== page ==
“When it stops being fun, we’ll stop working together.”
That was the agreement between my sister and me when we went into business together. We started informally in 2007. I came to the table as the elder business sister — offering to help with contracts, legal and accounting. Meanwhile, Camilla, a talented artist who was newly discovered in the Pop Surrealism art movement in L.A. galleries, came as herself: the creative.
Pop Surrealism, and opportunities for Camilla, were emerging at a time when everything else was falling apart. By 2008, many markets were plummeting. You wouldn’t think this was a good time to start a consumer-facing business, but there is a truth that many entrepreneurs and visionaries innately know: there are always opportunities if you can see them where others don’t and dare to venture where others won’t.
We started slowly, half a world apart. Camilla lived in Vancouver, and I lived in Italy while working with a hedge fund in Switzerland. I was in the thick of the financial crisis, while Camilla was coming to terms with the risks and responsibilities of being a full-time artist.
Though this was only 11 or 12 years ago, it was deemed impossible — at least to conventional thinking — that an artist could make a good living unless they were represented by a major gallery. Additionally, it was thought that if an artist exhibits uses their fine art commercially… well, they are no artist. “You can’t put her art on mugs!,” someone said early on. We replied: “watch us."
We operated virtually and across time zones, meeting in cities around the world for conventions and art shows. Our business of creating, selling and licensing art led us into the entertainment industry, as well as the fine art scene. Her art was in galleries from LA to Hong Kong and Rome. Within a year, we had an online store, a dozen licensees ranging from notebooks to handbags and we were manufacturing our own products. In 2009, I left my fund and became a full-time entrepreneur with my sister as a business partner.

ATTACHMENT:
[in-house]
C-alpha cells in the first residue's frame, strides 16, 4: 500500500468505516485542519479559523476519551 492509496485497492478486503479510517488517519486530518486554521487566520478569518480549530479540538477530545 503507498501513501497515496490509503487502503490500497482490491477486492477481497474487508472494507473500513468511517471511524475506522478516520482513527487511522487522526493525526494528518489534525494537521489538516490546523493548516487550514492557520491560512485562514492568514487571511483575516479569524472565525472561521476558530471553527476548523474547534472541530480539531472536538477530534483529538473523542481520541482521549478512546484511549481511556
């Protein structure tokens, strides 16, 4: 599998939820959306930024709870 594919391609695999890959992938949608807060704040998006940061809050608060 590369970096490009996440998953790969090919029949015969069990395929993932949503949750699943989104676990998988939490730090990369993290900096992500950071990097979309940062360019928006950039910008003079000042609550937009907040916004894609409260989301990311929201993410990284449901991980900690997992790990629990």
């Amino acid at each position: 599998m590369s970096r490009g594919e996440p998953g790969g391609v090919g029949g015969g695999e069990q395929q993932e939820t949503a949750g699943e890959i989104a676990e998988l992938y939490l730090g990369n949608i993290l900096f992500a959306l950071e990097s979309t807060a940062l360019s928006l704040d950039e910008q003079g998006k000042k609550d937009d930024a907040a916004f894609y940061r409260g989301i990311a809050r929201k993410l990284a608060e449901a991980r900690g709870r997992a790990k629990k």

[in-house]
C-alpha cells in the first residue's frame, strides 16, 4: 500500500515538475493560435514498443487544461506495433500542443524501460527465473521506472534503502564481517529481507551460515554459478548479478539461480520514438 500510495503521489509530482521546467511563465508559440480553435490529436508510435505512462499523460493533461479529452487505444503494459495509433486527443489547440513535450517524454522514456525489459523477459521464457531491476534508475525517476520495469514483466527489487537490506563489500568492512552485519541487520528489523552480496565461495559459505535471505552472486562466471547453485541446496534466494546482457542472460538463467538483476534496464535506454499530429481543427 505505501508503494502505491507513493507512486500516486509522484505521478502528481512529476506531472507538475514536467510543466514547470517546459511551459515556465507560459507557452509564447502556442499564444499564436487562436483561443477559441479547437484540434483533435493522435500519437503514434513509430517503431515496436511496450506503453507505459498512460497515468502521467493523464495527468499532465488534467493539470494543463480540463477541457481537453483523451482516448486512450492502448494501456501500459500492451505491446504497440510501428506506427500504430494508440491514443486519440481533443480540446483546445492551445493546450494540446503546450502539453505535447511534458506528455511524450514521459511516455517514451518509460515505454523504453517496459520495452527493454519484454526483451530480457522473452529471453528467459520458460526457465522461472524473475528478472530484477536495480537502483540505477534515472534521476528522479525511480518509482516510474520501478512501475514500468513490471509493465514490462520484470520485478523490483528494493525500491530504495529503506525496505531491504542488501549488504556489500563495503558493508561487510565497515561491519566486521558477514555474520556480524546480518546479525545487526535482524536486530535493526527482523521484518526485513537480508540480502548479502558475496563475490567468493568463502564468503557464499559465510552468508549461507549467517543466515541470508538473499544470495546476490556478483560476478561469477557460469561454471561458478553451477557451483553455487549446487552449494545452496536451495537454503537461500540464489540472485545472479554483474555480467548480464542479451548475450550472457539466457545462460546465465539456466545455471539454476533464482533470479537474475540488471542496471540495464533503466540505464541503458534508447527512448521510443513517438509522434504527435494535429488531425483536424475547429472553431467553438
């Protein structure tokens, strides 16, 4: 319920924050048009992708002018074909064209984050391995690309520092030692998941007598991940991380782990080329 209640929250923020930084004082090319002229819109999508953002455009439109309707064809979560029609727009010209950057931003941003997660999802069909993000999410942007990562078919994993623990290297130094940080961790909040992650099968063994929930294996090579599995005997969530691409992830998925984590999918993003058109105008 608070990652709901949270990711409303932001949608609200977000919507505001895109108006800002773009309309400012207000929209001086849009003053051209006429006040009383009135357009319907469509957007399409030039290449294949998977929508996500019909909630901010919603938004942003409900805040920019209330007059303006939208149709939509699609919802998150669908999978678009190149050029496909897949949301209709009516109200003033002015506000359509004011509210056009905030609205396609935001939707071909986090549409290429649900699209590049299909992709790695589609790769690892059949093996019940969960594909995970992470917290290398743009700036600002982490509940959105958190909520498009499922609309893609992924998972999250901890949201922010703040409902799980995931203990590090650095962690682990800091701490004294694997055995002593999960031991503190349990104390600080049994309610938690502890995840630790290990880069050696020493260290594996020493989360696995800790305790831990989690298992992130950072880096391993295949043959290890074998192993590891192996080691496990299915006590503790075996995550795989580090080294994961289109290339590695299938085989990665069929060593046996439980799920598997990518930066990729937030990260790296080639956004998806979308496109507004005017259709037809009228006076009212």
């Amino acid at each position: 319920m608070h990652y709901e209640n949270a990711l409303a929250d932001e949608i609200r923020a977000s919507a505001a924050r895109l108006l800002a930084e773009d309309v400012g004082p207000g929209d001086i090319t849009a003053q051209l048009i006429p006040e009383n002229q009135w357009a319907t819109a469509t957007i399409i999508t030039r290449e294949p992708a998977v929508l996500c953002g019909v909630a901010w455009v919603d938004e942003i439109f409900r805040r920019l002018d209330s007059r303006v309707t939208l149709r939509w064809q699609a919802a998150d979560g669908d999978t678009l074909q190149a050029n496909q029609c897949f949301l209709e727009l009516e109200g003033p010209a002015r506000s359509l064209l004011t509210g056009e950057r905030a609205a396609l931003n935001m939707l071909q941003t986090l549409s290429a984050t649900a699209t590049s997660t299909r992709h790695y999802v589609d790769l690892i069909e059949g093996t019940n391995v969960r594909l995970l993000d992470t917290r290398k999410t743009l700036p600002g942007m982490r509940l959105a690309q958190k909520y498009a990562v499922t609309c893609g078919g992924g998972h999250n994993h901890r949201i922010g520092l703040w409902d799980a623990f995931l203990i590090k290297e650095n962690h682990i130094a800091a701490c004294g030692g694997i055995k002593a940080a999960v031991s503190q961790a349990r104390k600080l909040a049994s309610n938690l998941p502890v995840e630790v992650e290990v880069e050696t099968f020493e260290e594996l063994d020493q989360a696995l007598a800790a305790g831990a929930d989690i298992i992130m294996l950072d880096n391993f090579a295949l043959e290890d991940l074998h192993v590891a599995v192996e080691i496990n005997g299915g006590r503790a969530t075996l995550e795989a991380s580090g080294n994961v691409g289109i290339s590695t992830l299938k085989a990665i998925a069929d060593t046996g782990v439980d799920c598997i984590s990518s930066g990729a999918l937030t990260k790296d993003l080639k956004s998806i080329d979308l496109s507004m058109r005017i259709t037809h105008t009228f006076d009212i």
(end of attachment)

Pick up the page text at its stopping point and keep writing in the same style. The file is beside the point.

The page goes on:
There were definitely non-professional outbursts on numerous occasions. There were misunderstandings and hurt feelings. My linear, analytical and structured ways didn’t vibe with her desire to be a free-spirited artiste. At times, dysfunctional family dynamics, sibling rivalry and childhood patterns still played out: I used the ‘I have a business degree so I know better card’ and she would always pull the ‘artist card.’
Though we took divergent paths in life, we came together as two complementary halves of a whole to do just that. Our shared drive and ambition fueled us and we overcame the challenges of siblings doing business together.
We worked together for seven years before our goals for the business — and for ourselves — were diverging. The strain of it was taking its toll. The key quality that fueled us for so long – having fun – was fading away.
The origin of going into business together was my eagerness to help Camilla get her work out into the world. I achieved that and it was time for me to move on. As a successful entrepreneur, I had a new landscape of opportunities ahead of me. Camilla, firmly established as a creator and a business woman, thrived on her own.
I can’t ask for a better experience than to be brought closer with someone who is so important in my life — and to make progress toward personal goals with her.